As experience has shown, the absence of sexual complementarity in these unions creates obstacles in the normal development of children who would be placed in the care of such persons. They would be deprived of the experience of either fatherhood or motherhood. Allowing children to be adopted by persons living in such unions would actually mean doing violence to these children, in the sense that their condition of dependency would be used to place them in an environment that is not conducive to their full human development. This is gravely immoral and in open contradiction to the principle, recognized also in the United Nations Convention on the Rights of the Child, that the best interests of the child, as the weaker and more vulnerable party, are to be the paramount consideration in every case.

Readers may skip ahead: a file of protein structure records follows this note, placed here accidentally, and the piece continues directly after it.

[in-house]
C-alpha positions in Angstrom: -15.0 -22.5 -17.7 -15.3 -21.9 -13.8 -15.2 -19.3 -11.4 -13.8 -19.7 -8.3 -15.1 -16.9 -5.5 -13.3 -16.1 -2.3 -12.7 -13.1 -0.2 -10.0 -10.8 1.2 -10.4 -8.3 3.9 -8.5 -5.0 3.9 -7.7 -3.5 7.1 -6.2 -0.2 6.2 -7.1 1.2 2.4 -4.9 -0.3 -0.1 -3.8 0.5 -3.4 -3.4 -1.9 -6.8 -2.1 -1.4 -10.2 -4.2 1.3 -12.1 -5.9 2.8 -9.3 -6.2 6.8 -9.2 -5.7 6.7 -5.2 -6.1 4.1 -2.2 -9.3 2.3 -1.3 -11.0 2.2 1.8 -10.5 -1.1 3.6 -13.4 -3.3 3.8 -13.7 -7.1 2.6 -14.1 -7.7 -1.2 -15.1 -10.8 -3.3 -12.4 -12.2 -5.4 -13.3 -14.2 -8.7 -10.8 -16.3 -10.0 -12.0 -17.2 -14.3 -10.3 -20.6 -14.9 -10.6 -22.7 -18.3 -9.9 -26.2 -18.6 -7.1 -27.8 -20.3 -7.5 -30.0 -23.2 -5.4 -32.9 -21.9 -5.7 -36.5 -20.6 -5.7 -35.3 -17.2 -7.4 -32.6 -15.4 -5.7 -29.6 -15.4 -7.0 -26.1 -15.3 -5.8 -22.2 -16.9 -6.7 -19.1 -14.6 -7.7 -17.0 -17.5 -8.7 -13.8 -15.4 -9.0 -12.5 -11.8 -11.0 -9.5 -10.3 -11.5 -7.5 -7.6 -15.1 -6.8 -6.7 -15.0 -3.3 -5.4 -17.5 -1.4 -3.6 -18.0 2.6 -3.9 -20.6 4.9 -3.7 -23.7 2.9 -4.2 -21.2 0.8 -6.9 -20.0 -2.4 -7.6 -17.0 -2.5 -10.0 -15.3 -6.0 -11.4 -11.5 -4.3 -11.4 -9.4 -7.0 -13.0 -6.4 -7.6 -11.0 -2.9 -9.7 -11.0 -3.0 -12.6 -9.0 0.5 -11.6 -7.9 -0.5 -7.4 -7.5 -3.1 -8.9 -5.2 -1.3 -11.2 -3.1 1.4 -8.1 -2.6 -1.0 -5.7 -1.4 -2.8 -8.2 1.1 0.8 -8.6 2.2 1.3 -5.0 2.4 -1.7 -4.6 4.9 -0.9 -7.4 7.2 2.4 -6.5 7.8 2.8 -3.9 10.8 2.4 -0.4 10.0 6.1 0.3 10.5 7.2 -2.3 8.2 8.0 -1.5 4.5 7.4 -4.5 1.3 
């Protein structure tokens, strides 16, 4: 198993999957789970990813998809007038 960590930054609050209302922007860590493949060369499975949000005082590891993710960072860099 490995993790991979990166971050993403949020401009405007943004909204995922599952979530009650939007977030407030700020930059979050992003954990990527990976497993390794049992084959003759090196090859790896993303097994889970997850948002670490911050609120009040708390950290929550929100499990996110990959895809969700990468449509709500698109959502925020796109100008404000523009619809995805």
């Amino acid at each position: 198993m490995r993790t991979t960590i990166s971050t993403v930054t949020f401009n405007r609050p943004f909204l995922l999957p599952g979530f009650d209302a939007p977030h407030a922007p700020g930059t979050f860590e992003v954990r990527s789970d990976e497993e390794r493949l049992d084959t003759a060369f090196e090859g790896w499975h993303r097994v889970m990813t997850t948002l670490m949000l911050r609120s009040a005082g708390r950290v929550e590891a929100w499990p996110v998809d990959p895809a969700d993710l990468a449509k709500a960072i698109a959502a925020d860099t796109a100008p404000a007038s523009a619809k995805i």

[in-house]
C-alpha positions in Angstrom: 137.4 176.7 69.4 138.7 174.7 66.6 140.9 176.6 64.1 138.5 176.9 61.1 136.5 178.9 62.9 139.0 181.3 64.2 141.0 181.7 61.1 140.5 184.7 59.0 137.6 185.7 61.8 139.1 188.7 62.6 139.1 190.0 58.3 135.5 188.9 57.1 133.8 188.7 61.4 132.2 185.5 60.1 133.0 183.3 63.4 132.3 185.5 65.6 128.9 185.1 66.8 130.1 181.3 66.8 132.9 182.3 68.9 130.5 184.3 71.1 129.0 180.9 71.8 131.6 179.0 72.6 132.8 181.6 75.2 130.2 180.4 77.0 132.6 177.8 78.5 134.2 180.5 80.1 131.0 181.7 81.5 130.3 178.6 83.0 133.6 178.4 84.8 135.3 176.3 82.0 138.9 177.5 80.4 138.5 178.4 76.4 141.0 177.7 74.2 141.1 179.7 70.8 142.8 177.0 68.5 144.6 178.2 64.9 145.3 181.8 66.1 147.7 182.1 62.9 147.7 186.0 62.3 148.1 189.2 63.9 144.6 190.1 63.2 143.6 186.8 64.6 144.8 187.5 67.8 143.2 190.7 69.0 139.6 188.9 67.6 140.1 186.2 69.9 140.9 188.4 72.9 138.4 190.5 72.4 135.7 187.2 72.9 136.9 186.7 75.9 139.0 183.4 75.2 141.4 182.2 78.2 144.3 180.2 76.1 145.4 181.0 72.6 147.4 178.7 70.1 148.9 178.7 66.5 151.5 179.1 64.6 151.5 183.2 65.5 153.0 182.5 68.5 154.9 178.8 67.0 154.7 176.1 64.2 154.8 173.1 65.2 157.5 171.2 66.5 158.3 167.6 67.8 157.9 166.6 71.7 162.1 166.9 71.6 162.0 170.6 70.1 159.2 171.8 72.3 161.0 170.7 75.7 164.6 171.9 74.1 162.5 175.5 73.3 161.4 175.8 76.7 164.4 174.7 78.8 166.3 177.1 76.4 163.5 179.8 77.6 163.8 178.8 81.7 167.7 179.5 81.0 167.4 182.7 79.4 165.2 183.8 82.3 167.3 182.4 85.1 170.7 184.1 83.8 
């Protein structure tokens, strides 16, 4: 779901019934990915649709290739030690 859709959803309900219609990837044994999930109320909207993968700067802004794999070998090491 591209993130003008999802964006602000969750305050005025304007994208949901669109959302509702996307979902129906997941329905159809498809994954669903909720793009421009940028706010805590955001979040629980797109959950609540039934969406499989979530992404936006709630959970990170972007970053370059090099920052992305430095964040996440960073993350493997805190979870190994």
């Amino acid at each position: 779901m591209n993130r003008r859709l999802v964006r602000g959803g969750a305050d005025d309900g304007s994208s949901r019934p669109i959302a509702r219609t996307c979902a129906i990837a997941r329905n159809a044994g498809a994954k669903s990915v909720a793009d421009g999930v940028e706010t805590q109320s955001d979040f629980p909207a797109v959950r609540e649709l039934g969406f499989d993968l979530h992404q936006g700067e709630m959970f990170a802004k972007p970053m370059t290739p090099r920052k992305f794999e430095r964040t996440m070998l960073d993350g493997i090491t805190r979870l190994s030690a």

Really, my own personal view is irrelevant. The Congregation for the Doctrine of the Faith has expressed the Church’s view: that the adoption of children by people in civil unions is “doing violence” to these children by placing them “in an environment that is not conducive to their full human development” and that this is “gravely immoral”. My own bishops have stated that “It is wrong to embark on a policy whose probable long-term outcome will be that more children are deliberately brought into this world only to be deprived of having both a father and a mother”. So firmly has the Church in this country believed this that rather than obey a law which would have compelled their adoption agencies to collaborate in adoption by gay couples they have actually closed these agencies down.